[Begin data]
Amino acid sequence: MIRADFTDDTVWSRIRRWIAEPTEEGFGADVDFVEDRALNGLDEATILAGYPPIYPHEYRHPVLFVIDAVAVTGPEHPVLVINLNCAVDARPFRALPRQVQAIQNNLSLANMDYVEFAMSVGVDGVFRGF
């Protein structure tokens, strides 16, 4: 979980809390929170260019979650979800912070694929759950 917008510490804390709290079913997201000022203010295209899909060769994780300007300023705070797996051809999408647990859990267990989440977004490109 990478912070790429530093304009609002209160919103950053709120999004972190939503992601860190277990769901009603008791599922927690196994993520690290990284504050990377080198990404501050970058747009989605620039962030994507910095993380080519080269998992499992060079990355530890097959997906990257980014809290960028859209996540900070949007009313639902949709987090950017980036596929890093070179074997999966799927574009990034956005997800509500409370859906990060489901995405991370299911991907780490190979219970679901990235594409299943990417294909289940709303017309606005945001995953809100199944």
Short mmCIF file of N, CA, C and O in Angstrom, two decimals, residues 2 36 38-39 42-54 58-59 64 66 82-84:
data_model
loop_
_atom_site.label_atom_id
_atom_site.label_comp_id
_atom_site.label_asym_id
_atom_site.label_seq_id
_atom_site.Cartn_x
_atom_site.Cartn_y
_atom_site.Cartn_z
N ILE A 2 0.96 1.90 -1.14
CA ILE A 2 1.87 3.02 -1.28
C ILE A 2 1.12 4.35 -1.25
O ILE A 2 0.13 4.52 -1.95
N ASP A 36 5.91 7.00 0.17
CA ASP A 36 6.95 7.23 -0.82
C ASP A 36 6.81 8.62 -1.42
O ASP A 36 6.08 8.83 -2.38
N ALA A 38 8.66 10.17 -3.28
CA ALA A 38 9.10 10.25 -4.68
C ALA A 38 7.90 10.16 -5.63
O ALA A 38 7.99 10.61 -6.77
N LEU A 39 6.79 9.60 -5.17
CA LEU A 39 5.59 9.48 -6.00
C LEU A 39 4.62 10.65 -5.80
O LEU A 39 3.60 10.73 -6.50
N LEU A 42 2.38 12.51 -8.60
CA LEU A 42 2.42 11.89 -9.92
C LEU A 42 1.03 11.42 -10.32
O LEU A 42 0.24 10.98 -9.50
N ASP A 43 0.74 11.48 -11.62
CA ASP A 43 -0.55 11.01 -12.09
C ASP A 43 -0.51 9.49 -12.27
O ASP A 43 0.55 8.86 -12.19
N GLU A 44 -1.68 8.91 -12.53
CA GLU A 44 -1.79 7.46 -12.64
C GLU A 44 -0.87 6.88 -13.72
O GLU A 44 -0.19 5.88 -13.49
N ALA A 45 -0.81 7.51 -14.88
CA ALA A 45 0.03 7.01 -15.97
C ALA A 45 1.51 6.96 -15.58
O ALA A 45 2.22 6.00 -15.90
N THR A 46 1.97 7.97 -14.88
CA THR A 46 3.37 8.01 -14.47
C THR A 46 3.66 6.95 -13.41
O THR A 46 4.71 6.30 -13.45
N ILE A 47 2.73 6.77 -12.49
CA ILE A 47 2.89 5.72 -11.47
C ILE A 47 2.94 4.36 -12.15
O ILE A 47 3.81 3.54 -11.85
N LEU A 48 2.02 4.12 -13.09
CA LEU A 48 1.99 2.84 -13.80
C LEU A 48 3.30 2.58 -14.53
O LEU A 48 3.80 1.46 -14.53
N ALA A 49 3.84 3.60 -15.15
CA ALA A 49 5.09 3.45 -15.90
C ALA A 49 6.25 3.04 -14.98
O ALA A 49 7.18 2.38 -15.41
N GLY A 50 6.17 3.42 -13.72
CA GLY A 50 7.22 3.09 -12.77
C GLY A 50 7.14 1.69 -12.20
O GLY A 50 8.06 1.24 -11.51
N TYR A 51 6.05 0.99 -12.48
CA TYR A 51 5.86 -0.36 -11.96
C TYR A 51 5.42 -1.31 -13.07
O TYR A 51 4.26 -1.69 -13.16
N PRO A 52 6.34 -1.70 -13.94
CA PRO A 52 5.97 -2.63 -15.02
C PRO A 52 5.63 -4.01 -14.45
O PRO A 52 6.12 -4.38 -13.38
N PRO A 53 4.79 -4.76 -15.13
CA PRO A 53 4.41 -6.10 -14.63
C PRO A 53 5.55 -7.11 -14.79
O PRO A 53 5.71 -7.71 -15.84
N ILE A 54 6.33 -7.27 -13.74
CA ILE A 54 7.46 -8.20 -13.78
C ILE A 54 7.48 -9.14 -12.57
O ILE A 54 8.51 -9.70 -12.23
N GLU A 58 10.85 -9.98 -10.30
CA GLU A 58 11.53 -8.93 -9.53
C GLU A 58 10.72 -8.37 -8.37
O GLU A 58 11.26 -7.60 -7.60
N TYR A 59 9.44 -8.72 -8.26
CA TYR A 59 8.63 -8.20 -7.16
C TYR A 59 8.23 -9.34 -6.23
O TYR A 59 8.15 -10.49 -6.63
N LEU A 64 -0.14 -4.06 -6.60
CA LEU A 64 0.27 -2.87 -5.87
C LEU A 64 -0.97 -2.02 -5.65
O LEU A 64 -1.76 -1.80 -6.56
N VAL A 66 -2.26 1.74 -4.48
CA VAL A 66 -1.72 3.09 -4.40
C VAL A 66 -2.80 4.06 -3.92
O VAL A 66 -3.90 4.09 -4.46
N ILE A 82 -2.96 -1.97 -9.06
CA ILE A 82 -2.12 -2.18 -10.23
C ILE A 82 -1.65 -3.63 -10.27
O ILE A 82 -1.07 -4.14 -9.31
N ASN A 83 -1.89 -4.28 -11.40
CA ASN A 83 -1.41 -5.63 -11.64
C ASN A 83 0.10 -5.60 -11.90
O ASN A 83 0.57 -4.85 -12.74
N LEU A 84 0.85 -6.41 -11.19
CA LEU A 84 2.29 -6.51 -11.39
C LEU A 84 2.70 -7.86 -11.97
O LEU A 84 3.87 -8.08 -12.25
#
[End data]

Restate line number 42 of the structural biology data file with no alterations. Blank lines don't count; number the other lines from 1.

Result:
CA ALA A 45 0.03 7.01 -15.97